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Ask the Mental Health Expert Archives 2001-2004

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Opiates for OCD

Q. I was watching a television show called Extreme Conditions - Obsessive Compulsive Disorder (OCD) on the Discover Channel and learned of a physician doing a study with some of his OCD patients. He claimed that using Morphine actually enabled some OCD patients to control their compulsions. Some of his patients got relief for up to 3 days. Have you heard of such research? Do you know where I could find more information about who this doctor is, or just information about using opiates for OCD?

A. You may have in mind a Canadian psychiatrist named Warneke, who did find beneficial effects of morphine in a few patients with refractory obsessive-compulsive disorder (see L. Warneke, Canadian J Psychiatry 1997 Aug;42(6):667-8).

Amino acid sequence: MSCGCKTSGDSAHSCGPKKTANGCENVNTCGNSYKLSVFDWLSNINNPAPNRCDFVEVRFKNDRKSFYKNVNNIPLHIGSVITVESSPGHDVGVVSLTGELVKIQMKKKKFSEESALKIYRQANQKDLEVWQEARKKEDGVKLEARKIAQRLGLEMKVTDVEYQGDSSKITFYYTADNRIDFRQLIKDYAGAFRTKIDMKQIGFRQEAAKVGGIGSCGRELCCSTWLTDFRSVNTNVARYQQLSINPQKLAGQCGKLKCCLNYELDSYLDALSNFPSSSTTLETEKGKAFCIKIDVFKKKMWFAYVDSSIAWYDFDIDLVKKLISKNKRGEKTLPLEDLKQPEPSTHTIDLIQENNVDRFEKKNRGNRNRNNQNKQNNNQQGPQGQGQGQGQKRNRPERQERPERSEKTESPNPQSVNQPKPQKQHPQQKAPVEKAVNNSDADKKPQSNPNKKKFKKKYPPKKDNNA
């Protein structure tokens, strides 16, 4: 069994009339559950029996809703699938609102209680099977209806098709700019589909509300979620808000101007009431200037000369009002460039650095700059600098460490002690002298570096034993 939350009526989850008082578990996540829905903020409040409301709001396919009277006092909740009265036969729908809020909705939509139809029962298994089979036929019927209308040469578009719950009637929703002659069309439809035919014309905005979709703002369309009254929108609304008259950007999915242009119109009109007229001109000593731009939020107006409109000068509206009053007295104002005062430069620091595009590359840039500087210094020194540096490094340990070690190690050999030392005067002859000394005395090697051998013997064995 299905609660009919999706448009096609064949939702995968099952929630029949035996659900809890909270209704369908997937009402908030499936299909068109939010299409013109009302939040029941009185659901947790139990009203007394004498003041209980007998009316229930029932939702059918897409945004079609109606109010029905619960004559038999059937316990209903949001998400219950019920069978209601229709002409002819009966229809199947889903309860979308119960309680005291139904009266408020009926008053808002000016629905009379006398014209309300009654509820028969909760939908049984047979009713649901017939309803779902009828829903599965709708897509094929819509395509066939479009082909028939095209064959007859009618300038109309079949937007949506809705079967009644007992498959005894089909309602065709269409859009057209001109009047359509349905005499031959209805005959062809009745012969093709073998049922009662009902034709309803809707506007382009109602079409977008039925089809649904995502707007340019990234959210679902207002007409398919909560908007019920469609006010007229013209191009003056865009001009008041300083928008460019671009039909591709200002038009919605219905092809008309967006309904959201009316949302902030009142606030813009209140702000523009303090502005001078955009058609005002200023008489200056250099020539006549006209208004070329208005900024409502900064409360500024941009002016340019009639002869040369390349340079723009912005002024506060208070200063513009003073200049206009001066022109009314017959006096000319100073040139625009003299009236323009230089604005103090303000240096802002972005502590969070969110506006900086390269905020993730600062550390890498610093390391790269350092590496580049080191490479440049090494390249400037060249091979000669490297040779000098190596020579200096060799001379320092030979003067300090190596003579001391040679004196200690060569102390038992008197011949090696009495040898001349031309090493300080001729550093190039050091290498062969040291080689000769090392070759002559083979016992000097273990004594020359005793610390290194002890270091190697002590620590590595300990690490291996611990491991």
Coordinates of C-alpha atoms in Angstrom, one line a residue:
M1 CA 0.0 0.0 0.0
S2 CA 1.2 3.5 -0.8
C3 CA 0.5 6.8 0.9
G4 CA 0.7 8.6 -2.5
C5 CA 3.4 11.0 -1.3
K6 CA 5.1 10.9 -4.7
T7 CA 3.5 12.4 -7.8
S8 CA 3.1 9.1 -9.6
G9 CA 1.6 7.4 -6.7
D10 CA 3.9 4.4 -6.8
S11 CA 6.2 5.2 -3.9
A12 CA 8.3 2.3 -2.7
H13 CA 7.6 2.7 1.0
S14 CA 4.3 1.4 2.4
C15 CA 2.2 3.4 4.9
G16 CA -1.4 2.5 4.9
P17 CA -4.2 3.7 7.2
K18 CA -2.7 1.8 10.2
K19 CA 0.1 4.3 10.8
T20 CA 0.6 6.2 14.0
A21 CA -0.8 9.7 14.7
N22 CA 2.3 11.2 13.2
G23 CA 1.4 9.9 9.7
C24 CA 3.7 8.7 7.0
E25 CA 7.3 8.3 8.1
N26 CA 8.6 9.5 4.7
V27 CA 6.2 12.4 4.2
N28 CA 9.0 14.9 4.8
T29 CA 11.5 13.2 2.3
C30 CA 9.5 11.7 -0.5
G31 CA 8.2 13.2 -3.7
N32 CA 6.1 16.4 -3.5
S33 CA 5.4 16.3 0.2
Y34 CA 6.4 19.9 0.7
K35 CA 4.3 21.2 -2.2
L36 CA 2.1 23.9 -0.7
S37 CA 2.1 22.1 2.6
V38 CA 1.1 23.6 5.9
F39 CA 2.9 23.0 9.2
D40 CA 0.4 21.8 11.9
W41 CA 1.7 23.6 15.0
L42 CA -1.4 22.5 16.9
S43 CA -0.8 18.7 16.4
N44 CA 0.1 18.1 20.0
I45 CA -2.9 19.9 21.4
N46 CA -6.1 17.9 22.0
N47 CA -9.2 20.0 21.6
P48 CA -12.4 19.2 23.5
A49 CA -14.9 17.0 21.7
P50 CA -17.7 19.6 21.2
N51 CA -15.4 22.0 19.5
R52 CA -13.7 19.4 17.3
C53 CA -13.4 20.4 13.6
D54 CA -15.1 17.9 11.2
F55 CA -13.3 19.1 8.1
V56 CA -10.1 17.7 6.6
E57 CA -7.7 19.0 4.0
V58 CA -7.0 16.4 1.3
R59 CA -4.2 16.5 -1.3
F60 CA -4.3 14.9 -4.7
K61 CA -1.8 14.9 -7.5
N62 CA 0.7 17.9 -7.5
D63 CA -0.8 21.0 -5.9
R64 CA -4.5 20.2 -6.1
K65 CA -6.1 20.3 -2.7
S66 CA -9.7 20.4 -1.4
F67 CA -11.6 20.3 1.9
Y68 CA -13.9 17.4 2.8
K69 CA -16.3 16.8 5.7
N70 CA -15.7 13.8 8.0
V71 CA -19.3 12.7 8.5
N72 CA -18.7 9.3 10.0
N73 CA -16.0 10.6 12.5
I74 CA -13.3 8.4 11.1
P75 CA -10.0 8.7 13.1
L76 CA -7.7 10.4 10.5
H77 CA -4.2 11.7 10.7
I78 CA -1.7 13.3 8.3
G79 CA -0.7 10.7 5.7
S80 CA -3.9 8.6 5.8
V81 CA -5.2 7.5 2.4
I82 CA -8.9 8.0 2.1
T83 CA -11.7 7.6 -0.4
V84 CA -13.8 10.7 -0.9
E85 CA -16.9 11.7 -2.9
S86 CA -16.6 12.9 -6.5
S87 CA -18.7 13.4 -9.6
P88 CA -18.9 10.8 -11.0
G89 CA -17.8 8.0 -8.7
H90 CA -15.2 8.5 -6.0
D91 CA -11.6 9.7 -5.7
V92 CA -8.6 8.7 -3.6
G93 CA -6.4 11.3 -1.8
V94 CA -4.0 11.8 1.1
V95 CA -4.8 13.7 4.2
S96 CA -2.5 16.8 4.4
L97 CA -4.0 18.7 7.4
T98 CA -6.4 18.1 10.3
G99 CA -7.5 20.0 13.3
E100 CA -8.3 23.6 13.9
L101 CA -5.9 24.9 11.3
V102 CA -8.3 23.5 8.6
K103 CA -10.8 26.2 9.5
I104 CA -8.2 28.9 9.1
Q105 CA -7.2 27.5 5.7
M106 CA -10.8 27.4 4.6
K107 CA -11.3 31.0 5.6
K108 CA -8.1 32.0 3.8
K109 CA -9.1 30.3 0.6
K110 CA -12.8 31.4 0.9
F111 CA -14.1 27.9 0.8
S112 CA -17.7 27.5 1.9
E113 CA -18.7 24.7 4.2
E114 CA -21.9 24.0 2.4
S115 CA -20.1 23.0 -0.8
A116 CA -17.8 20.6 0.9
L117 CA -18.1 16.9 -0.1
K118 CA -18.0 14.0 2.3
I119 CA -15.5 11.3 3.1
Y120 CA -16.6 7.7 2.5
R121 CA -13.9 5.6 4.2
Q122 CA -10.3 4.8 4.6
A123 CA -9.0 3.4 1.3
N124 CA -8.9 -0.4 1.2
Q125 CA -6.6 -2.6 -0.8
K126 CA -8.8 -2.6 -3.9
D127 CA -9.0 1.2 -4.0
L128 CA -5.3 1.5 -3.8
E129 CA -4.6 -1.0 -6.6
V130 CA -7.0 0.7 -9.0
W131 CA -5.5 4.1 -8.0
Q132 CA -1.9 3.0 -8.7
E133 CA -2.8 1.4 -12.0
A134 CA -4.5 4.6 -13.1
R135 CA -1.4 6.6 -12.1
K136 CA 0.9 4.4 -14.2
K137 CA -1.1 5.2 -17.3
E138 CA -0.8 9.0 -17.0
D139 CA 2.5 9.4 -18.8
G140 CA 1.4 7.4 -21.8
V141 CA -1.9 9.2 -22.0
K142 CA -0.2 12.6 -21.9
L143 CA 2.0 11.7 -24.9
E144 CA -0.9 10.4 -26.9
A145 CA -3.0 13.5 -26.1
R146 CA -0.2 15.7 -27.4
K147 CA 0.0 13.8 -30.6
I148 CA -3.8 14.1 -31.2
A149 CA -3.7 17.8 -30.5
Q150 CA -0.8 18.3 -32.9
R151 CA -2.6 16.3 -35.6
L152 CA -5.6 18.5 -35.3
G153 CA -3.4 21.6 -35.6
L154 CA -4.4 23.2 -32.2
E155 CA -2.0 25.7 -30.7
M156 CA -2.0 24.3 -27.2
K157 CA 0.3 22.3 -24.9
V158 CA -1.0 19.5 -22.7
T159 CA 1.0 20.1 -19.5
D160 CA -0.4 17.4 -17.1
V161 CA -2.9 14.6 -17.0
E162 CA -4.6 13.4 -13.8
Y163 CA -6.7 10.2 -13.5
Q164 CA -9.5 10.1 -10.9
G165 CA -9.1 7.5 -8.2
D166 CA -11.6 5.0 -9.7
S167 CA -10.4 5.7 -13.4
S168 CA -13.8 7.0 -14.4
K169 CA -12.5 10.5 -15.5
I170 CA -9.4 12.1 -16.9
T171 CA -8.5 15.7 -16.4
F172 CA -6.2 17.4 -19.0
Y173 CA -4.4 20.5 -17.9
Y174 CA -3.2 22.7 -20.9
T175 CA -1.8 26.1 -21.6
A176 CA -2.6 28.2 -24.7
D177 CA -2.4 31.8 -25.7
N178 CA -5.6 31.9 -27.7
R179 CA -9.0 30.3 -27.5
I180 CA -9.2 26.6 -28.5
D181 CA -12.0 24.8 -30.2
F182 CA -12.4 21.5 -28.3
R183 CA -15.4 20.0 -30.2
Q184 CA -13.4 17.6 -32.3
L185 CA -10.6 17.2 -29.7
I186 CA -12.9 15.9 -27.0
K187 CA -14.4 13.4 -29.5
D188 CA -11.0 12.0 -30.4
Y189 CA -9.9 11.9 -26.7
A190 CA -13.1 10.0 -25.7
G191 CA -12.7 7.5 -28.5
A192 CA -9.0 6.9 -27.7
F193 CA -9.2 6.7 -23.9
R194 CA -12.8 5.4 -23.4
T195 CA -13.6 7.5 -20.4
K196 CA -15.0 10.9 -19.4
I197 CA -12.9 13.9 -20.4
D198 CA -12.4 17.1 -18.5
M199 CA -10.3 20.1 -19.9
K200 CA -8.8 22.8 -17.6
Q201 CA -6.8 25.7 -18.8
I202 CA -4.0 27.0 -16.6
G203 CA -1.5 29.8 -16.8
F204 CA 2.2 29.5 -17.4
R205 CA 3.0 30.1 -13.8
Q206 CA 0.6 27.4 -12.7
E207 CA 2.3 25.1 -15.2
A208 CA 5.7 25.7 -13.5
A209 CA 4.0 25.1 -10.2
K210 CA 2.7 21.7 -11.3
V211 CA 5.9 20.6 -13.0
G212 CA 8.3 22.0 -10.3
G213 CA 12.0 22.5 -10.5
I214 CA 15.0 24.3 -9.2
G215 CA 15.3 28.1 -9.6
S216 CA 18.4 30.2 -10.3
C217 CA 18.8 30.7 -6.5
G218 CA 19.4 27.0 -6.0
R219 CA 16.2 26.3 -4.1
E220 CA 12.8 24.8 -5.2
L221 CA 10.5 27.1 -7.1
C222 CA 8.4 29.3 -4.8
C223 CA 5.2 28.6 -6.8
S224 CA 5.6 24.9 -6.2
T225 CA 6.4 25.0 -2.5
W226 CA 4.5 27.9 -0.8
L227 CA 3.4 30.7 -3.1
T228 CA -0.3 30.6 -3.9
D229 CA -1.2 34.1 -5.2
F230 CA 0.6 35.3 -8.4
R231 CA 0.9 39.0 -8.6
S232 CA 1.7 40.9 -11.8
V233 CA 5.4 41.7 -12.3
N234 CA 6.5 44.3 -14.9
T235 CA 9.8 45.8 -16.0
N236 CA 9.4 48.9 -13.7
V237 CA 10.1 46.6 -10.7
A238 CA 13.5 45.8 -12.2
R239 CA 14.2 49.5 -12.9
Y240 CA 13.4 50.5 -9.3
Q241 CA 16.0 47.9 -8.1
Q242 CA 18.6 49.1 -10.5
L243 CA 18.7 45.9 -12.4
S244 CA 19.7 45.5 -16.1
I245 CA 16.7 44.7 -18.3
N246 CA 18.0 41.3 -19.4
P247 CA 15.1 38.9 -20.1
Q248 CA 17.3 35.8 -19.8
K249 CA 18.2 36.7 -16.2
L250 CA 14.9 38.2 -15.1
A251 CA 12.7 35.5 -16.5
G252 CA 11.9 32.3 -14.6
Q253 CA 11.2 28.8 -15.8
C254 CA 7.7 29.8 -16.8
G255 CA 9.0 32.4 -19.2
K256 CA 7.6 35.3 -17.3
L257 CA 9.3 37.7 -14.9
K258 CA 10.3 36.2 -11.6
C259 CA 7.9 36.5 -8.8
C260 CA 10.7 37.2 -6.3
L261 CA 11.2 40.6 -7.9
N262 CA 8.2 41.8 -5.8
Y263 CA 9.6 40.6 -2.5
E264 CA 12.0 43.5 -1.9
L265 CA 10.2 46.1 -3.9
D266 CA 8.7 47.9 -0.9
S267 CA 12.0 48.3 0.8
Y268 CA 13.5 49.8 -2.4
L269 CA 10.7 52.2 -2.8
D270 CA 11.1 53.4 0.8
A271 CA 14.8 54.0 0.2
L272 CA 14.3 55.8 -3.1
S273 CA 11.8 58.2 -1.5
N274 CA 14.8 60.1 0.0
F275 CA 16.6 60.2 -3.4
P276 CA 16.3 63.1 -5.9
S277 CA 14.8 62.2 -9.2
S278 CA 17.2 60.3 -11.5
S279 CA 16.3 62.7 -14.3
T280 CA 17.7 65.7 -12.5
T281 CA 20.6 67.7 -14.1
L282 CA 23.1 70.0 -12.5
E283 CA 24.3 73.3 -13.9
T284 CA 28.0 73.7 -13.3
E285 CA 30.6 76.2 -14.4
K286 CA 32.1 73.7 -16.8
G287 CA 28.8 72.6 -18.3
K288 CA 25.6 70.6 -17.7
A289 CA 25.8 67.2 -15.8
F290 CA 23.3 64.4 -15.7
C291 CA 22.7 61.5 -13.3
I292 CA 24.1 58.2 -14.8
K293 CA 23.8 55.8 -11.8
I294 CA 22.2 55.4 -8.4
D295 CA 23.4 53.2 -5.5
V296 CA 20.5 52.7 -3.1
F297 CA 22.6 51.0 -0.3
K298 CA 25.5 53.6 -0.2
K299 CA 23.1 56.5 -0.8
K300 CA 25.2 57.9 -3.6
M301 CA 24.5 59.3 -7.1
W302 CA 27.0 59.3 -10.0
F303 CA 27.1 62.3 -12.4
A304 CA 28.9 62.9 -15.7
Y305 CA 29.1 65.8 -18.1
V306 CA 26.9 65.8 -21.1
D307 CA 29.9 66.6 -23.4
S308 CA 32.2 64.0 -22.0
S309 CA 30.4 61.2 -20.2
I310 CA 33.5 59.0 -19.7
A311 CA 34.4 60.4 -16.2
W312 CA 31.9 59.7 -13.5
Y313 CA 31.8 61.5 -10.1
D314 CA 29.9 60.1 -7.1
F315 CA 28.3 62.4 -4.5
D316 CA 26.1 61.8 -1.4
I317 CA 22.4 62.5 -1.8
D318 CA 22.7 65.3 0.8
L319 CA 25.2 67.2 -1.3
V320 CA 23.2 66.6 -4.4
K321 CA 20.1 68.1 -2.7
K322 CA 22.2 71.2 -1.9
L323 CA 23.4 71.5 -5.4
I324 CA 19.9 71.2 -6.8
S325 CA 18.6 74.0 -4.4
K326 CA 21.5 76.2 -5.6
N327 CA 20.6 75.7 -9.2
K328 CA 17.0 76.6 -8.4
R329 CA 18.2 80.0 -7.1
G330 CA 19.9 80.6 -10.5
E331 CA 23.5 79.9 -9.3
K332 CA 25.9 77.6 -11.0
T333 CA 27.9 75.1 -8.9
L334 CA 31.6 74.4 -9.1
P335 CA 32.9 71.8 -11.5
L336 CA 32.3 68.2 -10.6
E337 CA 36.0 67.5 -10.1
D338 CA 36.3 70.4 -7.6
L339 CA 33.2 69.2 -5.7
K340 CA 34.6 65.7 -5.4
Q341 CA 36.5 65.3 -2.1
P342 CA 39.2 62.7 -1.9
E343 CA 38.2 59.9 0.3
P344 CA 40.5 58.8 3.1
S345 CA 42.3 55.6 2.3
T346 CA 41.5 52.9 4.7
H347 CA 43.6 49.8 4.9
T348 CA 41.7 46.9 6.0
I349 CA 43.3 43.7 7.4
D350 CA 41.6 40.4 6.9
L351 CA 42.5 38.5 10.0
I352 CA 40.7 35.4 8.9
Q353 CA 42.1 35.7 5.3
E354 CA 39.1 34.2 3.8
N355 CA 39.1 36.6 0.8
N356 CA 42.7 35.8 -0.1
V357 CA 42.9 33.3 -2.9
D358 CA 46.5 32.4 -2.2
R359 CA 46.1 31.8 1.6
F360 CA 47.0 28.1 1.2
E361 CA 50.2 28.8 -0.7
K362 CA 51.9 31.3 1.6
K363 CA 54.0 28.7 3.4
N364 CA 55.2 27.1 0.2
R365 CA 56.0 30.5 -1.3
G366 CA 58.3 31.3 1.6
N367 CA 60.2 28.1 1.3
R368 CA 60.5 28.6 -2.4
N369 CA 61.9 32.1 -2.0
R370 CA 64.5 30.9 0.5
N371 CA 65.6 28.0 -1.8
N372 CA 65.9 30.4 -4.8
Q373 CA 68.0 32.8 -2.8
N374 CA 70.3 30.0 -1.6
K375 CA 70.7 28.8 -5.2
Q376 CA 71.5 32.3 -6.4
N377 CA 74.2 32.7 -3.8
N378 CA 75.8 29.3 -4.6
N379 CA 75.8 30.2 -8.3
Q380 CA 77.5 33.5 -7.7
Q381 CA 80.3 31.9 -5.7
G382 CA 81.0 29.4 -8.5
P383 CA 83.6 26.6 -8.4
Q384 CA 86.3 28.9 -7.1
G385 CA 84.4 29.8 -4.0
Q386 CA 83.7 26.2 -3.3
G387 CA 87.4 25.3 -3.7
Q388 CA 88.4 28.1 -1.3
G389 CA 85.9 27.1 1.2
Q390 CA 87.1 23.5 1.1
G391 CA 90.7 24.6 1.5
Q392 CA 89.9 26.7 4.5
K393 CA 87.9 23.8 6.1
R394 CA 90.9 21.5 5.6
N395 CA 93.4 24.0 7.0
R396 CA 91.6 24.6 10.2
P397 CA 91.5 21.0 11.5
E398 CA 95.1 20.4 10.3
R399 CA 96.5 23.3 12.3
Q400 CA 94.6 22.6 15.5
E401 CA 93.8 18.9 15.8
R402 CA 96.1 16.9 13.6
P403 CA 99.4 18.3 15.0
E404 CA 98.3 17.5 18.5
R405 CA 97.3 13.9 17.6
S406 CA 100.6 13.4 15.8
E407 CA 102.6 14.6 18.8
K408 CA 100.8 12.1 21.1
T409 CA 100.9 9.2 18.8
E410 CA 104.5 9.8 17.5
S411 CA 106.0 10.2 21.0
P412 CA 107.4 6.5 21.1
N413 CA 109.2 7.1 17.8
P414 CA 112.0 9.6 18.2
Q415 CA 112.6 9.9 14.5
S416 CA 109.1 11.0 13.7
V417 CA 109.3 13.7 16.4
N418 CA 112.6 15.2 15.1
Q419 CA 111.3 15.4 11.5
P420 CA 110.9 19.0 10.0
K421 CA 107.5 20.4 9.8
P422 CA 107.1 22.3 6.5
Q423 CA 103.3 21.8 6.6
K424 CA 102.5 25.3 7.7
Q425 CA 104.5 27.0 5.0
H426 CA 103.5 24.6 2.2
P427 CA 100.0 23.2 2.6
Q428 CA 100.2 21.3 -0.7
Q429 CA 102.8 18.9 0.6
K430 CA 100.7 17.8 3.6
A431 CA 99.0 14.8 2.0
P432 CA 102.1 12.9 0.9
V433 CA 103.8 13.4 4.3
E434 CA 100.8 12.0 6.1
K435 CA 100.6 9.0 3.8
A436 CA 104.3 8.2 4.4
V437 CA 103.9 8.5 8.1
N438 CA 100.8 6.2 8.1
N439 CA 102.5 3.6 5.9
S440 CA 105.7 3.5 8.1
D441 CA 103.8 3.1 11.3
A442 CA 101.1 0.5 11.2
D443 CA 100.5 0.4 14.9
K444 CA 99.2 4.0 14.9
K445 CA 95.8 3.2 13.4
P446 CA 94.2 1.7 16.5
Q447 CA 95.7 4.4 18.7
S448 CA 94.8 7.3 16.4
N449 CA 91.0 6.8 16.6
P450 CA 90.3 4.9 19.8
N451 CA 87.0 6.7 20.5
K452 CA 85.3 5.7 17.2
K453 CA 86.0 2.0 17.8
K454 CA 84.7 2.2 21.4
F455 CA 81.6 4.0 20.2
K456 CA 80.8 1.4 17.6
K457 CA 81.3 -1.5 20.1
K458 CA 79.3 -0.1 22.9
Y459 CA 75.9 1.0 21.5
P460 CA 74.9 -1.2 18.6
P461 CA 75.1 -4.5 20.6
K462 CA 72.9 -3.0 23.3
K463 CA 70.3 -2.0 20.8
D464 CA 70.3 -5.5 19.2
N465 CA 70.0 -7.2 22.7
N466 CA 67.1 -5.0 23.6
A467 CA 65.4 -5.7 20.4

However, there is very little controlled research on the use of opiates in OCD, and some very obvious risks; e.g., the development of tolerance (more and more of the drug is required over time), abuse, addiction, etc.

More recently, Goldsmith et al found some benefits with the opiate analgesic, tramadol, in OCD patients (Am J Psychiatry 1999 Apr;156(4):660-661). This agent may work, indirectly, by increasing serotonin, a brain chemical known to be involved in OCD. Because there are many effective and well-established treatments for OCD--even in refractory cases--I would discourage the use of opiates for all but the most resistant cases.

March 2003

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